Hurricane preparation pays,
especially when it comes with a healthy helping of good fortune.
University of Tampa escaped the ravages of Hurricane Frances with minimum damage
to the campus and little more than a dose of boredom for the estimated 2,500
students who stayed on campus and hunkered down for the duration of the
The most fortunate bit of luck was that most of the campus never
lost power through the four days of rain and winds that Tampa experienced; so
water pressure, electrical power, phone service, cell phones, Internet and Web
site all operated throughout the storm. Much of the rest of Tampa was not that
fortunate, as spotty power outages occurred throughout the Bay area.
experienced partial loss of power in the library, McKay residence hall and
Res-com housing complex, resulting in the loss of air conditioning for a brief
There were a high number of inquiries on the UT Web, presumably
from parents and relatives who wanted to stay informed on the status of the
campus. Most of the students said that as long as their parents could reach them
via cell phone or e-mail, they were not "too concerned."
Staff was brought in to provide round-the-clock service so that callers
would have someone to answer their questions.
Students were rather
resourceful about entertaining themselves. There were impromptu slip-and-slide
sessions on the lawn and beach volleyball contests between the rain
"I thought it was going to be a lot worse than it was," said
Rebecca Calix, a second-semester freshman from Long Island, NY. "It was kind of
fun. We ran around in the rain and played soccer and football."
who wanted to stay dry, the University provided first-run movies in each
residence hall, and in the Vaughn Center's Reeves Theatre. The McNiff Fitness
Center was staffed by students, and the Martinez gym and weight room were open.
The Spartan club also was opened to provide some diversion with electronic
games, Foosball and pool.
"We were determined to stay one step ahead of
this storm as best we could," said President Ron Vaughn, who serves as head of
the core Emergency Operations Team, which began regular meetings on Wednesday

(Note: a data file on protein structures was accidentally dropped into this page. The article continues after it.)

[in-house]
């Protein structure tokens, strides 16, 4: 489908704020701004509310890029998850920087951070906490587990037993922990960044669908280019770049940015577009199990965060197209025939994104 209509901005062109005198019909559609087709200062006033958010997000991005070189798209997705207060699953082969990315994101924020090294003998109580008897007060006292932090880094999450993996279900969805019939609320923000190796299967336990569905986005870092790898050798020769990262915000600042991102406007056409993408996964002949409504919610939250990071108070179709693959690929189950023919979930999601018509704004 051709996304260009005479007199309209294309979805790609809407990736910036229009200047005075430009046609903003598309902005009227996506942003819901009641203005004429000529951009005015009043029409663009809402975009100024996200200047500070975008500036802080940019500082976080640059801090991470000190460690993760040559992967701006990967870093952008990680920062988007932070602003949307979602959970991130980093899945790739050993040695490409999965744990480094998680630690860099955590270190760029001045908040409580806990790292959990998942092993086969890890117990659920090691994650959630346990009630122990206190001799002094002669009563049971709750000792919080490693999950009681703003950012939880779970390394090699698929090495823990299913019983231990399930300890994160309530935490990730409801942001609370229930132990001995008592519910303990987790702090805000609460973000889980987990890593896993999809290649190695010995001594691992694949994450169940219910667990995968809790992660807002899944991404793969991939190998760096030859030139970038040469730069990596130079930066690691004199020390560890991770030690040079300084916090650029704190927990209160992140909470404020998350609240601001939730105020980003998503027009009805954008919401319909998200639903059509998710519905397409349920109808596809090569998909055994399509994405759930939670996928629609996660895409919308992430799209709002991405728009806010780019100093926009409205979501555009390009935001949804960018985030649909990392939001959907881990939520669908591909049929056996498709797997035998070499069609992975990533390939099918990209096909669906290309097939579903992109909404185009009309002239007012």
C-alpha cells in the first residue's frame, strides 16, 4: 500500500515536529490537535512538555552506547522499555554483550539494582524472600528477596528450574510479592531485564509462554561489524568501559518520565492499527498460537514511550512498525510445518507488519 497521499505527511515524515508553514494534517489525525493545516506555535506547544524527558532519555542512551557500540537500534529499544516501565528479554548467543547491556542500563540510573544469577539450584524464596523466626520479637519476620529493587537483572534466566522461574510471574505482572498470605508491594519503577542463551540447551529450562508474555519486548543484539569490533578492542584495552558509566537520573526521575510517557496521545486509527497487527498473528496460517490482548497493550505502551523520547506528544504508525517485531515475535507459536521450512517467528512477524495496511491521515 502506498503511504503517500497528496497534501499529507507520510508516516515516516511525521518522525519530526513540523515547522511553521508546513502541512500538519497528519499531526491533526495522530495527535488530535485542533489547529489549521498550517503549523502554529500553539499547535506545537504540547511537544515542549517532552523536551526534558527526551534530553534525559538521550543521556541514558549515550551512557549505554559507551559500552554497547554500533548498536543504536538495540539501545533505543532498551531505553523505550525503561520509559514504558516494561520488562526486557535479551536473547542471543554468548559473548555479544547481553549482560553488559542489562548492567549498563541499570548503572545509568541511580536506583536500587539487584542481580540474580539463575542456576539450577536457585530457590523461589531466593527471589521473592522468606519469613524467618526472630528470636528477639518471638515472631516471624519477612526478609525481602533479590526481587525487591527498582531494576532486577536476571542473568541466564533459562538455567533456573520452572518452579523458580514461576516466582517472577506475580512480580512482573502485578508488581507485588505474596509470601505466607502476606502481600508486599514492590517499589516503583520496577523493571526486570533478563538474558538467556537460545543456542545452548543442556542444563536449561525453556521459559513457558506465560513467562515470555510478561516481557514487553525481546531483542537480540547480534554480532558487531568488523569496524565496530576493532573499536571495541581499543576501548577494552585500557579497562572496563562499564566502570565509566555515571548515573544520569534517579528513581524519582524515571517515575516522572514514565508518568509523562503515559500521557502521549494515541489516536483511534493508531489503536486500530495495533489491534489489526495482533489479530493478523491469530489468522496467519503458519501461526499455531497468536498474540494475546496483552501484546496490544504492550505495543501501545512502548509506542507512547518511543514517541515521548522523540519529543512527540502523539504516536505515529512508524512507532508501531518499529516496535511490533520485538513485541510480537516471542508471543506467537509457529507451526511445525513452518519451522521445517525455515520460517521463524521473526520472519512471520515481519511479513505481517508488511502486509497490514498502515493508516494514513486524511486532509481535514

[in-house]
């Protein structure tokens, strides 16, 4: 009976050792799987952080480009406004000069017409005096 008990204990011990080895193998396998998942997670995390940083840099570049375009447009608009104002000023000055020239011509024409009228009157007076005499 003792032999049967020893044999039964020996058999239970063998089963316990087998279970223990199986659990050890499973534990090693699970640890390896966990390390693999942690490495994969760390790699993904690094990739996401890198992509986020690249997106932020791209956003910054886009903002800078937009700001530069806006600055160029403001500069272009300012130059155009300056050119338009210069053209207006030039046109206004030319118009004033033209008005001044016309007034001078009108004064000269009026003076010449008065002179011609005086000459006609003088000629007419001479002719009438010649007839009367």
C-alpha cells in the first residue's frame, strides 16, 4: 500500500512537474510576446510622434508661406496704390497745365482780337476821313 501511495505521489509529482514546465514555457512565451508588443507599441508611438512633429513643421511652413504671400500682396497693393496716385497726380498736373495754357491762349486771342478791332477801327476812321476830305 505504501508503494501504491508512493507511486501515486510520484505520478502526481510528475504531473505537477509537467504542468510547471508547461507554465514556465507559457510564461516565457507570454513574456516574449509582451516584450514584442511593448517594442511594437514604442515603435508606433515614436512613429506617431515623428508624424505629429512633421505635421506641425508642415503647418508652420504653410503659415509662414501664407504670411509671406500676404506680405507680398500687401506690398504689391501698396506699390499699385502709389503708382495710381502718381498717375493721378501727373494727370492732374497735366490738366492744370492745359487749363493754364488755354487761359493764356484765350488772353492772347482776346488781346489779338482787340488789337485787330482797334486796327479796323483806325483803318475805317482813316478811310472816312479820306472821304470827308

when Hurricane Frances was still located in the Bahamas.
The team met
each day during the weekend, refining its responses, changing messages on the
Web site, issuing global e-mails and voice-mail messages, and updating the media
on emergency planning.
In order to provide uninterrupted services, the
core team brought in a number of staff and their families to stay in University
quarters for the duration of the emergency. President Vaughn and other key
Emergency Operations Team members also slept on campus so that they could
continuously check on students and respond to any emergencies that might
While the wind and
rain were bad, they were nothing compared to what residents experienced on the
East Coast. By the time Frances got to Tampa on Sunday afternoon, she had been
downgraded to Tropical Storm status with steady winds of about 40 miles per hour
and gusts a bit higher.
Rain and possible coastal flooding were the big
concerns as the backside of Frances moved through Tampa early Monday morning. A
tidal surge of several feet came up the Hillsborough River, and water lapped
into Plant Park and within 10 feet of McKay Hall.
Although no evacuations
were ordered, the Emergency Team moved resident students on the first floor of
McKay hall to another residence hall as a precaution. They were allowed to
return to their rooms later that day.Minimal Damage
There was a long list of minor damage such as broken windows, leaky window
sills, soaked carpets, broken limbs and five downed trees. Of course, the campus
was littered with leaves and other wind-blown debris.
Work crews were out
early Tuesday morning after the winds began to subside.
few individual students, and members of Phi Beta Sigma and Zeta Phi Beta, were
out with rakes, brooms and gloves.
"We took a day off from classes, but
that doesn't mean you take a day off from life," said Jamal Wilburg, chapter
president of Phi Beta Sigma. "We wanted to help out. It's our campus, and we
want people to see a beautiful place." Members of the UT women's soccer team
practiced on Tuesday, and a number of other teams were gearing up to resume
"I'm very pleased with the way the campus community, and the
students especially, conducted themselves, throughout this emergency. It could
have been much worse, and I think our community pulled together in a very
positive way," said President Vaughn.